Obama should head 'back to the drawing board' on Hagel, says McKeon

The White House may be well served "to go back to the drawing board" on its nomination of former Sen. Chuck HagelCharles (Chuck) Timothy HagelHagel: Trump is 'an embarrassment' Tax cut complete, hawks push for military increase Pentagon documents hundreds of serious misconduct cases against top brass MORE (R-Neb.) for secretary of Defense and offer up another, more politically viable candidate for the position, committee Chairman Buck McKeon (R-Calif.) told reporters. 

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"This is a Republican who is not doing well with [other] Republicans," the California Republican said during a breakfast in Washington. 

Fellow Senate Republicans John McCainJohn Sidney McCainMcCain rips Trump for attacks on press NSA spying program overcomes key Senate hurdle Meghan McCain says her father regrets opposition to MLK Day MORE (Ariz.), James InhofeJames (Jim) Mountain InhofeEPA's Pruitt: Bring back 'true environmentalism' Tax cut complete, hawks push for military increase Trump meets with oil-state GOP senators on ethanol mandate MORE (Okla.) and Lindsey GrahamLindsey Olin GrahamDHS chief takes heat over Trump furor Overnight Defense: GOP chair blames Dems for defense budget holdup | FDA, Pentagon to speed approval of battlefield drugs | Mattis calls North Korea situation 'sobering' Bipartisan group to introduce DACA bill in House MORE (S.C.) battered Hagel during the nominee's confirmation hearing before the Senate Armed Services Committee in January. 

Aside from McKeon, Graham is the only other lawmaker to call upon the White House to withdraw Hagel's nomination. 

A shift away from Hagel would go a long way toward alleviating the political tensions surrounding Defense secretary position and open the door to a number of other candidates with the experience and expertise to run the department, McKeon added. 

Former DOD policy chief Michele Flournoy, according to McKeon, would be a prime example of a qualified nominee who would not draw the scathing, partisan rhetoric that has been aimed at Hagel.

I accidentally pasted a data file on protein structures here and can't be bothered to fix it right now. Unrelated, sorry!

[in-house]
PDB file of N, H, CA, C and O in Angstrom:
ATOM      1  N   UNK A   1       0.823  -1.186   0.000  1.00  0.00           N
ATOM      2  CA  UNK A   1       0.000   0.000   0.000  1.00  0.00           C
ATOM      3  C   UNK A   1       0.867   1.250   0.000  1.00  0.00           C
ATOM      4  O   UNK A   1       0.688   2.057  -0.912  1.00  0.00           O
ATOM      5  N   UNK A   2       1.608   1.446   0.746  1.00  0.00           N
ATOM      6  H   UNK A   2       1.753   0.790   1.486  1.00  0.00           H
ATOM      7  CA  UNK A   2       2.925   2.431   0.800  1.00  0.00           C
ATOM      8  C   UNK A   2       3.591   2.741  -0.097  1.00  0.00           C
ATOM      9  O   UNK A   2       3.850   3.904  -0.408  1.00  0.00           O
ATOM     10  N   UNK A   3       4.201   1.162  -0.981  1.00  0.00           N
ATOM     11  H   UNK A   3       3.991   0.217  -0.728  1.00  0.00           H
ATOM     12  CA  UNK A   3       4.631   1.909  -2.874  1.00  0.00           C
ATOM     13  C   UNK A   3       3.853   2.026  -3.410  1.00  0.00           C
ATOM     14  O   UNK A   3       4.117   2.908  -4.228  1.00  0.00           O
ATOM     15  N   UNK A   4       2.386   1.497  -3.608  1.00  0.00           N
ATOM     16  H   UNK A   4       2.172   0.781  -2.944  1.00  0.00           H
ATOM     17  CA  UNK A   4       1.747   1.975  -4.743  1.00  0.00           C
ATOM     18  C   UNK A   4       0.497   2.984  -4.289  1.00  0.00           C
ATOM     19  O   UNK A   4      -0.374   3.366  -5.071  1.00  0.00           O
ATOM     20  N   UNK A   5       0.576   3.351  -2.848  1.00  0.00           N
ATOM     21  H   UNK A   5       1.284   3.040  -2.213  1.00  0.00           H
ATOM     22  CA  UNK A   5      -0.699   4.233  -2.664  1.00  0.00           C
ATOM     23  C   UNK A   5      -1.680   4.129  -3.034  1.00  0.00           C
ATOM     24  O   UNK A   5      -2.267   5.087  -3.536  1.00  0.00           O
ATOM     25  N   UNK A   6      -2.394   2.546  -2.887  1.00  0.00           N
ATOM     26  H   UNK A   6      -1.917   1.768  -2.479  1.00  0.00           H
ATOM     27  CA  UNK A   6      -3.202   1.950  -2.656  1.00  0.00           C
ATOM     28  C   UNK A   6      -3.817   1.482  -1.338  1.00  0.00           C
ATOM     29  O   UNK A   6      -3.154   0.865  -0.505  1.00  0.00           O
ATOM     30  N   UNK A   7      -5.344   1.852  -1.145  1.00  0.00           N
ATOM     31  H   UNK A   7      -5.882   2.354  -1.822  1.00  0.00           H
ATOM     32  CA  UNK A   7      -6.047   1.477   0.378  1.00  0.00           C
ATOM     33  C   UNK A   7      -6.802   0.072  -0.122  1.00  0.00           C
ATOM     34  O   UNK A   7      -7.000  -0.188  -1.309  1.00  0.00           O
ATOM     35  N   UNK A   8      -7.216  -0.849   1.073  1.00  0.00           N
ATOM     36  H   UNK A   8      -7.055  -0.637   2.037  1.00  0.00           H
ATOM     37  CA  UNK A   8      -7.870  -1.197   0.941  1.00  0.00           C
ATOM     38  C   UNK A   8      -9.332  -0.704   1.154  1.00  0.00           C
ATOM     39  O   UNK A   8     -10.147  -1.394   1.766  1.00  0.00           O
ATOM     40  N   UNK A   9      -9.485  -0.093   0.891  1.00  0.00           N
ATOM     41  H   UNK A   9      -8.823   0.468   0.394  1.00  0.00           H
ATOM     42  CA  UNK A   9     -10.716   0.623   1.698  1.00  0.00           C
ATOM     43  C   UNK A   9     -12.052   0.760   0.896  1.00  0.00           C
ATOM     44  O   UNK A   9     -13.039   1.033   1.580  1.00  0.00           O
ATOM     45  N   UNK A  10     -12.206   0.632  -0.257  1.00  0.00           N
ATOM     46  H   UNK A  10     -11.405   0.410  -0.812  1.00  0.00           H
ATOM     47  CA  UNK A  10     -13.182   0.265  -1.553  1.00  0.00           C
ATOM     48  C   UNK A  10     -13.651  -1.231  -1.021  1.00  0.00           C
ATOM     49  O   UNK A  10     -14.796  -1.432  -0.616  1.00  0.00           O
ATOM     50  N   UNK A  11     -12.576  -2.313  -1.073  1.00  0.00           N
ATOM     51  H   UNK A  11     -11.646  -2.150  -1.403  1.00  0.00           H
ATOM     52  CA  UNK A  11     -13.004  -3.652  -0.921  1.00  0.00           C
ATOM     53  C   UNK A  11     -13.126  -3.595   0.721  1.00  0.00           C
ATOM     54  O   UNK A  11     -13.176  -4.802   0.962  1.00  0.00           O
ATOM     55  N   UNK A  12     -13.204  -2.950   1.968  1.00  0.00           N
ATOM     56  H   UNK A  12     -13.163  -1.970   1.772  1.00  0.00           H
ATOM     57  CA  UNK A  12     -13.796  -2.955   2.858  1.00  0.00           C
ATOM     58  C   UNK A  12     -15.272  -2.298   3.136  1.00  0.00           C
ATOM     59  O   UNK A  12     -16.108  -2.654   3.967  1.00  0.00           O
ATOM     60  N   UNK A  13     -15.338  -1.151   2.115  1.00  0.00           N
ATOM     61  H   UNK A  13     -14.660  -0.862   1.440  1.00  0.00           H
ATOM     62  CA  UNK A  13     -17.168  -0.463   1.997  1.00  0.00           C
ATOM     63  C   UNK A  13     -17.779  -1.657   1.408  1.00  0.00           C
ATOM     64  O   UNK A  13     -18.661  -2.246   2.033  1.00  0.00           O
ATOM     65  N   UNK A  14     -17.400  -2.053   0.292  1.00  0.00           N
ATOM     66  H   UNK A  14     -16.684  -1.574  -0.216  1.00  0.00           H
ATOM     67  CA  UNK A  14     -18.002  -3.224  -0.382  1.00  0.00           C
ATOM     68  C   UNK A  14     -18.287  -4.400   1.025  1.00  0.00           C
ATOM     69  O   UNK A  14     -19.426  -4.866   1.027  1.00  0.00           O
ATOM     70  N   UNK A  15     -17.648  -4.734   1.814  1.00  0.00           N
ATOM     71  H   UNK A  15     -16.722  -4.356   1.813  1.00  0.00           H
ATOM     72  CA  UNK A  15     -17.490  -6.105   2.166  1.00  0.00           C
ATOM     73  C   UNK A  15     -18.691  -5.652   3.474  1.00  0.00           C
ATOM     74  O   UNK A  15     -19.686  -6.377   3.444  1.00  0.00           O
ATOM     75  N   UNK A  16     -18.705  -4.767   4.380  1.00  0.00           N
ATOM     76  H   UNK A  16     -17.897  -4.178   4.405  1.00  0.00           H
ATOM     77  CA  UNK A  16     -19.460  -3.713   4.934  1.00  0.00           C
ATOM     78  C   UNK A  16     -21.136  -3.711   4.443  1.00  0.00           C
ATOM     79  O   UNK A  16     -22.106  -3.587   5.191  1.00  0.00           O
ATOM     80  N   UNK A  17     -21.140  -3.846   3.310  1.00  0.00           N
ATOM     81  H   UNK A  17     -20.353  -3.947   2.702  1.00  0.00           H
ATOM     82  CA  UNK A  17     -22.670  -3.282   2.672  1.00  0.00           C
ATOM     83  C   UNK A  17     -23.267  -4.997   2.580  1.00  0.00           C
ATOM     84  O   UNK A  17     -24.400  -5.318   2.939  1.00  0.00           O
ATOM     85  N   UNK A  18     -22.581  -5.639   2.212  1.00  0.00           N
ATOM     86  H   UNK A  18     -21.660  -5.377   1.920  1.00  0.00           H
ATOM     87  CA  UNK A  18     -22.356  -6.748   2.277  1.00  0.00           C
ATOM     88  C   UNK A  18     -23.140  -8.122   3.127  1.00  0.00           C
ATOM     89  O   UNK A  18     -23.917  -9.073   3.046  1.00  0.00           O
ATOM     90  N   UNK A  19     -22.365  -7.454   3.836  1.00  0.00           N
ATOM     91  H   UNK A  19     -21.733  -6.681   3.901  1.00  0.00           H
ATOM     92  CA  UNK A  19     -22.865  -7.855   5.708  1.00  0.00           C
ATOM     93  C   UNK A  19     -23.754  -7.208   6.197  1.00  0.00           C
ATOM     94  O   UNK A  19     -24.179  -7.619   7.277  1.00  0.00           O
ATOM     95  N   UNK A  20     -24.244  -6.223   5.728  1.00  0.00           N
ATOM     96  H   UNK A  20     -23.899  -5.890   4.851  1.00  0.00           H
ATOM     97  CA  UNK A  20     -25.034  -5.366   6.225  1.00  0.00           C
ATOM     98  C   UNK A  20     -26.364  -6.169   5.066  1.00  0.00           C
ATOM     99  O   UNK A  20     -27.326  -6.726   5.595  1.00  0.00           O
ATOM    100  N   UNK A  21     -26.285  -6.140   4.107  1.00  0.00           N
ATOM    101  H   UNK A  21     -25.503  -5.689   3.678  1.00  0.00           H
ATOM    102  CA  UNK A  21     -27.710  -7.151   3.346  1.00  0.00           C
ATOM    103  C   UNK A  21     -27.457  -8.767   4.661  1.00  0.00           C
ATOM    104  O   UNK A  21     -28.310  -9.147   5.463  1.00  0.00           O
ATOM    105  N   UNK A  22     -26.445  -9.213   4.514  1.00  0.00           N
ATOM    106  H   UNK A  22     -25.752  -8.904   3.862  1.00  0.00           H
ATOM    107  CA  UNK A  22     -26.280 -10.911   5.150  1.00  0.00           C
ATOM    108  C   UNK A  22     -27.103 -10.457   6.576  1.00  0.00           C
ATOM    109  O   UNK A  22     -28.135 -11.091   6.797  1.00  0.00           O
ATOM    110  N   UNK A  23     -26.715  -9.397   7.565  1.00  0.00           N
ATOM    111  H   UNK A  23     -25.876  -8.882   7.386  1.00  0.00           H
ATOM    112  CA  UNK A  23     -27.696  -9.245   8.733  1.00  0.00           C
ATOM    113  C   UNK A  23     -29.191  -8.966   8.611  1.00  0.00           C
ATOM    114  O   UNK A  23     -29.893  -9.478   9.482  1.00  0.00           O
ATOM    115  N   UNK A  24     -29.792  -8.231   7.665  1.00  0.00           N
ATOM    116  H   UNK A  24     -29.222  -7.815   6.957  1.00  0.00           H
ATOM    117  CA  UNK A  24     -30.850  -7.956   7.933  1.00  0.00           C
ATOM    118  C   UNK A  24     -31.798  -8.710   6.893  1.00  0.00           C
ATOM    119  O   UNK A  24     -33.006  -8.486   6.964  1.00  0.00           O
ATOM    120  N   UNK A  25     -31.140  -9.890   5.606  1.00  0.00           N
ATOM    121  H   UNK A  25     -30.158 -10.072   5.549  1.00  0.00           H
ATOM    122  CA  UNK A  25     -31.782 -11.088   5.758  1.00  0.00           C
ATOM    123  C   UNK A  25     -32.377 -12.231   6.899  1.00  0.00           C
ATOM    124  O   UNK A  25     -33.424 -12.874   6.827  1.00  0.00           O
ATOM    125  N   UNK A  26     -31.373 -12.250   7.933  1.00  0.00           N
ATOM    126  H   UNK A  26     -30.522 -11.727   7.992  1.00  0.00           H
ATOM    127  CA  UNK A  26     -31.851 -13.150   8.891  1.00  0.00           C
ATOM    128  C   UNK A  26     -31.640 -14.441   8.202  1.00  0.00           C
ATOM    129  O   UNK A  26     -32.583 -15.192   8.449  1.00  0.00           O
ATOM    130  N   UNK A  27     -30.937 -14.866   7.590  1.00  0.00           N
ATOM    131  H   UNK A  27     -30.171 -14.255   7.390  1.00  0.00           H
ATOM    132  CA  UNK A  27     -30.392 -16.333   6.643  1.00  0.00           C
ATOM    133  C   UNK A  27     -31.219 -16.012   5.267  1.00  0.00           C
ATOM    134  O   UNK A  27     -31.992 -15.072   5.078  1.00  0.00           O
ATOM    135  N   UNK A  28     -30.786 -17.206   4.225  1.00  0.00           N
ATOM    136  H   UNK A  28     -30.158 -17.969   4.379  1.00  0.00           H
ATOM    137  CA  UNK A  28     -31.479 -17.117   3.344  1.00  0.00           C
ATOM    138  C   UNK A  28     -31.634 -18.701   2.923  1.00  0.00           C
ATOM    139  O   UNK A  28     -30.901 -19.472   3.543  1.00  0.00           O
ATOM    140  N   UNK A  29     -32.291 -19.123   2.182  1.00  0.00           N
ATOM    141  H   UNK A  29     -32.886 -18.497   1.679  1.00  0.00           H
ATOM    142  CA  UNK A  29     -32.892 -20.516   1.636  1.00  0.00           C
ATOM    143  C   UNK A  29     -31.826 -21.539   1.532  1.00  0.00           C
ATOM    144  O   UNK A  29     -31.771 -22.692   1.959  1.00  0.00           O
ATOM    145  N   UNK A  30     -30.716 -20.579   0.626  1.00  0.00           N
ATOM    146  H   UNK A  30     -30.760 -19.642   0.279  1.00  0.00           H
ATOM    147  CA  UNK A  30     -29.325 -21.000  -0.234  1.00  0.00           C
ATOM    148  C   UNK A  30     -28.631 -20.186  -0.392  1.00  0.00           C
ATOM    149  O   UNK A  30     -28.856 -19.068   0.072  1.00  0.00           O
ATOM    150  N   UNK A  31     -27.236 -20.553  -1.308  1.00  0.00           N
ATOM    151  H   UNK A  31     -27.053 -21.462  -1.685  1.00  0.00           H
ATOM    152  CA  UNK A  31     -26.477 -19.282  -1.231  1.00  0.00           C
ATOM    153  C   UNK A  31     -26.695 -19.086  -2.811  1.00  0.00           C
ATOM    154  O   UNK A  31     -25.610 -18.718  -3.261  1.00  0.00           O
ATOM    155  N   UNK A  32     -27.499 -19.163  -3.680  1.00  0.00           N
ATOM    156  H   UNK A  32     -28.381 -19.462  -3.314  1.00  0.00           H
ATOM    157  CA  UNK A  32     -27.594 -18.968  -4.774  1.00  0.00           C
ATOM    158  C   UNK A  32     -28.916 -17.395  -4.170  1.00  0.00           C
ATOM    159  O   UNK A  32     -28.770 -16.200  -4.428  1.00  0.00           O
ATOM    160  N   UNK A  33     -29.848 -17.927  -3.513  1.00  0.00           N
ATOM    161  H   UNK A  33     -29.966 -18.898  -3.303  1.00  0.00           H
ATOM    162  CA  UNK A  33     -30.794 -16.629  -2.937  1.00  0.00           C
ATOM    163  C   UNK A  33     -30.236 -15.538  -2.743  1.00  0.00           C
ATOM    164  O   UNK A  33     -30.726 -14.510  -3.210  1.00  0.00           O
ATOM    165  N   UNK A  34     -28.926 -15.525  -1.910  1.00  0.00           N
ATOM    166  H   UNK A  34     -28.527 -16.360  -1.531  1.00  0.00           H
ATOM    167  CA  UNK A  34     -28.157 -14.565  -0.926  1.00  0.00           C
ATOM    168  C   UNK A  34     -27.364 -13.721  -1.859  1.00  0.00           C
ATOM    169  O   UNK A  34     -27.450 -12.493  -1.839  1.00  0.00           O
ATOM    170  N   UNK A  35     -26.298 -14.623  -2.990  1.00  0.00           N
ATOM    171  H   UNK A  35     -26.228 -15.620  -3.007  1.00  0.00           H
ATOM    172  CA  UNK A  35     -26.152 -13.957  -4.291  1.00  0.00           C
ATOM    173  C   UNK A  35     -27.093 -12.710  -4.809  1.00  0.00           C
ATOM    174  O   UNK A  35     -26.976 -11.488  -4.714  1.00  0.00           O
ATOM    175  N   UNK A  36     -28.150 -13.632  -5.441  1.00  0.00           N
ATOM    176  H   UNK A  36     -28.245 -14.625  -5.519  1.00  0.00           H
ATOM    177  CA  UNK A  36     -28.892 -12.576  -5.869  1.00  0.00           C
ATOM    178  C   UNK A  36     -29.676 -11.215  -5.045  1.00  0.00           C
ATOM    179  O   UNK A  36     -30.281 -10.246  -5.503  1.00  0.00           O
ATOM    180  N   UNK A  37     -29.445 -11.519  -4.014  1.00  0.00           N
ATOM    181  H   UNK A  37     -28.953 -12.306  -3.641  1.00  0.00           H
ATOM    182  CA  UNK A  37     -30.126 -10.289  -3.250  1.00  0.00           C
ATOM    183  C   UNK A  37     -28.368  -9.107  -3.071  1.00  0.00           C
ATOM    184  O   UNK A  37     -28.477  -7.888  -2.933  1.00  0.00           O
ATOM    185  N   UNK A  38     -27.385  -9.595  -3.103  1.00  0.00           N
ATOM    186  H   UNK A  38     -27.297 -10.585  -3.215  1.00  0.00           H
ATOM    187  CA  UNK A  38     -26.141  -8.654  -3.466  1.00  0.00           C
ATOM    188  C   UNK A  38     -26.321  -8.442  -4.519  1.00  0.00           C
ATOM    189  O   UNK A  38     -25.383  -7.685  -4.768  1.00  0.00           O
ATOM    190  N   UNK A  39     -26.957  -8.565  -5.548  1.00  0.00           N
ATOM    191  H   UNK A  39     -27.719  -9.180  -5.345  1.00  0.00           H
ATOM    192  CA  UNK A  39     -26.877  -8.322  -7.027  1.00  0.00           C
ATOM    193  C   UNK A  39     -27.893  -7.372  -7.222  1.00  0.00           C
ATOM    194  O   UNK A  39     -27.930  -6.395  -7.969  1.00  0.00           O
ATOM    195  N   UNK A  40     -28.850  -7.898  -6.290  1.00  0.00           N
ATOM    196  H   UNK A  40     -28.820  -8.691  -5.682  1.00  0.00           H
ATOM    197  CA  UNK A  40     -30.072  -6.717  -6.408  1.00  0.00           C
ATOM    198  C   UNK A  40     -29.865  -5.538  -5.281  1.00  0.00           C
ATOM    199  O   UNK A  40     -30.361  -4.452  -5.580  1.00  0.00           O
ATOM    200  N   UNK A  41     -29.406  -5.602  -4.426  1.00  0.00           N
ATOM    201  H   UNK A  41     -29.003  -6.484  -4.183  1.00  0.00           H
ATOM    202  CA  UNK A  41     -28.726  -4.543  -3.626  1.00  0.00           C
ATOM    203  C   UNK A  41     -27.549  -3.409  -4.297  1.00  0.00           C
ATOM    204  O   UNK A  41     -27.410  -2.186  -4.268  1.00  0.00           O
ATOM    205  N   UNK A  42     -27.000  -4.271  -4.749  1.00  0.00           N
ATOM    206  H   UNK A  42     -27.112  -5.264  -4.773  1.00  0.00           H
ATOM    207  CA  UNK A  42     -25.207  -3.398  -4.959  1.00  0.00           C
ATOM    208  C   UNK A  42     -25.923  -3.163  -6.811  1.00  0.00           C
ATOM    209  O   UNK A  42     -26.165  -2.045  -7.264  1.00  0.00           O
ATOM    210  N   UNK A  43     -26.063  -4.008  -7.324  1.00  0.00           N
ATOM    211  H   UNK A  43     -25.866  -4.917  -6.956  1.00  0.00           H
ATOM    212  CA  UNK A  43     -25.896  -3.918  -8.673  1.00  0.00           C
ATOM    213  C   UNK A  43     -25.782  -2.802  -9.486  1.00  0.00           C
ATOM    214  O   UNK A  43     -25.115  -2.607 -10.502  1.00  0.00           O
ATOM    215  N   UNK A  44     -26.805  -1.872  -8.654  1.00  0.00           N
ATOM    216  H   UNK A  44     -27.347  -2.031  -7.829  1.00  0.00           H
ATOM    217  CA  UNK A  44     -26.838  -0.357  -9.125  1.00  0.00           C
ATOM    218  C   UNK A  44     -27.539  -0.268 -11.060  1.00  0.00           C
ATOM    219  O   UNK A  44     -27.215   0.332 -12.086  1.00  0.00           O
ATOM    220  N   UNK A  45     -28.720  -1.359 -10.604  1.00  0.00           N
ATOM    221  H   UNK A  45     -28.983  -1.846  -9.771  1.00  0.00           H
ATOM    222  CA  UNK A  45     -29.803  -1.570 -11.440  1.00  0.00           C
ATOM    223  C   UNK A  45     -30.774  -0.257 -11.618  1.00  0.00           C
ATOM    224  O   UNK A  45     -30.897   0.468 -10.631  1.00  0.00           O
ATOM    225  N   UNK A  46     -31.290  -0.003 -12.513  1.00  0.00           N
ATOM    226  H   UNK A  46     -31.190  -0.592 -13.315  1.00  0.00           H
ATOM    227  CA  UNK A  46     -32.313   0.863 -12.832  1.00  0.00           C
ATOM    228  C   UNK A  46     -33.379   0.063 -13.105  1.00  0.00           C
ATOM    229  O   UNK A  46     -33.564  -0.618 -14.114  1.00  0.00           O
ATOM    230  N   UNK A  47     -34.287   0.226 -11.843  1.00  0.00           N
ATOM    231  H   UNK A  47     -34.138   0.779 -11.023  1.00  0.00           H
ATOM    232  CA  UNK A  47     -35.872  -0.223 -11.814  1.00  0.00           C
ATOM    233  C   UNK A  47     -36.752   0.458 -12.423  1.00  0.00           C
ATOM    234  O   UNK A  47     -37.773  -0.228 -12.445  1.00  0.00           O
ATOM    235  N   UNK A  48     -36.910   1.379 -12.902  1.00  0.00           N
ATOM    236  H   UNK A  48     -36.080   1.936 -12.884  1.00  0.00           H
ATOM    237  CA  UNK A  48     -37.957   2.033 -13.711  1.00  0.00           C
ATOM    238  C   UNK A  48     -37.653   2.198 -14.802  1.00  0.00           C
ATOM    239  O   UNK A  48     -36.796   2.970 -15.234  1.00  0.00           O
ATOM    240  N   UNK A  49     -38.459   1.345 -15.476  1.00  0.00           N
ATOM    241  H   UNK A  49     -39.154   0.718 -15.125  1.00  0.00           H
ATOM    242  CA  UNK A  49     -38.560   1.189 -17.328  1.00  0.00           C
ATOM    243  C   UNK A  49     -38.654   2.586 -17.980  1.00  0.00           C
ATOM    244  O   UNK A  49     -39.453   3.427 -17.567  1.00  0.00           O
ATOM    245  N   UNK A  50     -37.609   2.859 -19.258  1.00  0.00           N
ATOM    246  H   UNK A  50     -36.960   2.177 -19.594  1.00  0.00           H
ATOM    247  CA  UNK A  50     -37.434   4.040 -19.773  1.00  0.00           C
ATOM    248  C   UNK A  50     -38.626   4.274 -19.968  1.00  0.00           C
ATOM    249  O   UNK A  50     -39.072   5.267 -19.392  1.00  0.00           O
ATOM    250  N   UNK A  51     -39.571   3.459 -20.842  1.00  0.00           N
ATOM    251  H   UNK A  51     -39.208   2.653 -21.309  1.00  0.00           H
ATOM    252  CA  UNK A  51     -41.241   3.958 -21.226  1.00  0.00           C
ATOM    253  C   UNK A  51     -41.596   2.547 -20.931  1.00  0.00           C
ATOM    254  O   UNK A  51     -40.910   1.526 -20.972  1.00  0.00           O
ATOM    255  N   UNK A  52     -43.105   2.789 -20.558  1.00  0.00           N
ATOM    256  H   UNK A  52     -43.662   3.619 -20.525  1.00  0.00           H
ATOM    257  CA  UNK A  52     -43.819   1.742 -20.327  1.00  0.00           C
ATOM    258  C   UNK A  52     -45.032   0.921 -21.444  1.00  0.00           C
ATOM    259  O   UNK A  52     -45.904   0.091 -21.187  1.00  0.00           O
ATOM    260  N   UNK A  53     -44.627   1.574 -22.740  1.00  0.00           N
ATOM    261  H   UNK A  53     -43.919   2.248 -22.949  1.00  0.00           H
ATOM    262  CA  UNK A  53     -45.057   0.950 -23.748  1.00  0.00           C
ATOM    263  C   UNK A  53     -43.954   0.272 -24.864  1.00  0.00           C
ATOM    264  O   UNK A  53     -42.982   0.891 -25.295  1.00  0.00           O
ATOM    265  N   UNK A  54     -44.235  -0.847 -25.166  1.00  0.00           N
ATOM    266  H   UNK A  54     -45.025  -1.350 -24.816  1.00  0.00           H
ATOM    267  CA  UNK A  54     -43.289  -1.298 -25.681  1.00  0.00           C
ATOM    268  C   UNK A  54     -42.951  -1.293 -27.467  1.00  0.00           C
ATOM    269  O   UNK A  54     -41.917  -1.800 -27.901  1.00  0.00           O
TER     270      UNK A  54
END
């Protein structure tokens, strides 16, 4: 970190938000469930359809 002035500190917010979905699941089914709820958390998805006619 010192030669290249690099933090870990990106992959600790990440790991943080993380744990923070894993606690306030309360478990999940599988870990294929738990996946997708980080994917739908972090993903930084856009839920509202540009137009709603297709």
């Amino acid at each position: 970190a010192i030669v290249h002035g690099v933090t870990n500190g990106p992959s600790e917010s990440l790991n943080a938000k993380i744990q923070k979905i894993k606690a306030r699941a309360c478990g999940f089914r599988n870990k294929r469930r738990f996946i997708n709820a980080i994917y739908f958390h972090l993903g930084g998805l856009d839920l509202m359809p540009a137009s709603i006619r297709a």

Flournoy, along with current Deputy Defense Secretary Ash Carter, were rumored to be on the Obama administration's shortlist for the top job at DOD. 

The furor over the Hagel nomination may have prompted another high-profile defense nominee to reconsider his bid to remain part of President Obama's national security team, according to McKeon. 

Marine Corps Gen. John Allen, the former top U.S. officer in Afghanistan and White House pick to head European Command, is reportedly eyeing retirement rather than endure a contentious confirmation hearing before the Senate.

Allen's wariness to go before the Senate defense panel is reportedly rooted in the fact he may be forced to discuss his involvement in the sex scandal that forced former CIA Director David Petraeus from the agency last year. 

A subsequent DOD investigation into Allen's ties to the scandal exonerated the four-star general.

McKeon would not comment as to whether Allen would drop his nomination to European Command, but noted the controversy surrounding Hagel's bid may influence the general's decision. 

"Who knows," he said regarding the Allen nomination, "[But] look at Hagel and what can happen in the confirmation process." 

McKeon's comments come a day after Senate Republicans successfully stonewalled a confirmation vote on Hagel, defeating an effort by Majority Leader Harry ReidHarry Mason ReidDems search for winning playbook Dems face hard choice for State of the Union response The Memo: Immigration battle tests activists’ muscle MORE (D-Nev.) to end debate on the nomination and hold a simple majority vote on the former senator's bid for Defense secretary. 

By a vote of 58-40, senate Democrats failed to approve cloture on the Hagel nomination by two votes with four Republicans opting to support confirmation -- Sens. Susan CollinsSusan Margaret CollinsDemocrats search for 51st net neutrality vote Overnight Tech: States sue FCC over net neutrality repeal | Senate Dems reach 50 votes on measure to override repeal | Dems press Apple on phone slowdowns, kids' health | New Android malware found Overnight Regulation: Dems claim 50 votes in Senate to block net neutrality repeal | Consumer bureau takes first step to revising payday lending rule | Trump wants to loosen rules on bank loans | Pentagon, FDA to speed up military drug approvals MORE (Maine), Thad CochranWilliam (Thad) Thad CochranTrump's chief agricultural negotiator will fight for American farmers Rep. Cummings hospitalized, wife suspends gubernatorial campaign Medical cannabis community must join together and resist any action taken against us MORE (Miss.), Lisa MurkowskiLisa Ann MurkowskiSessions torched by lawmakers for marijuana move Calif. Republican attacks Sessions over marijuana policy Trump's executive order on minerals will boost national defense MORE (Alaska) and Mike JohannsMichael (Mike) Owen JohannsFarmers, tax incentives can ease the pain of a smaller farm bill Lobbying World To buy a Swiss company, ChemChina must pass through Washington MORE (Neb.). 

Sen. Orrin HatchOrrin Grant HatchKoch groups: Don't renew expired tax breaks in government funding bill Hatch tweets link to 'invisible' glasses after getting spotted removing pair that wasn't there DHS giving ‘active defense’ cyber tools to private sector, secretary says MORE (R-Utah) voted present and Sen. David VitterDavid Bruce VitterWhere is due process in all the sexual harassment allegations? Not the Senate's job to second-guess Alabama voters The Senate 'ethics' committee is a black hole where allegations die MORE (R-La.) missed the vote.

After the defeat, Reid said he would bring the issue back up for a vote after next week's congressional recess. Republicans are expected to agree to cloture on the Hagel nomination and confirm him as the new DOD chief.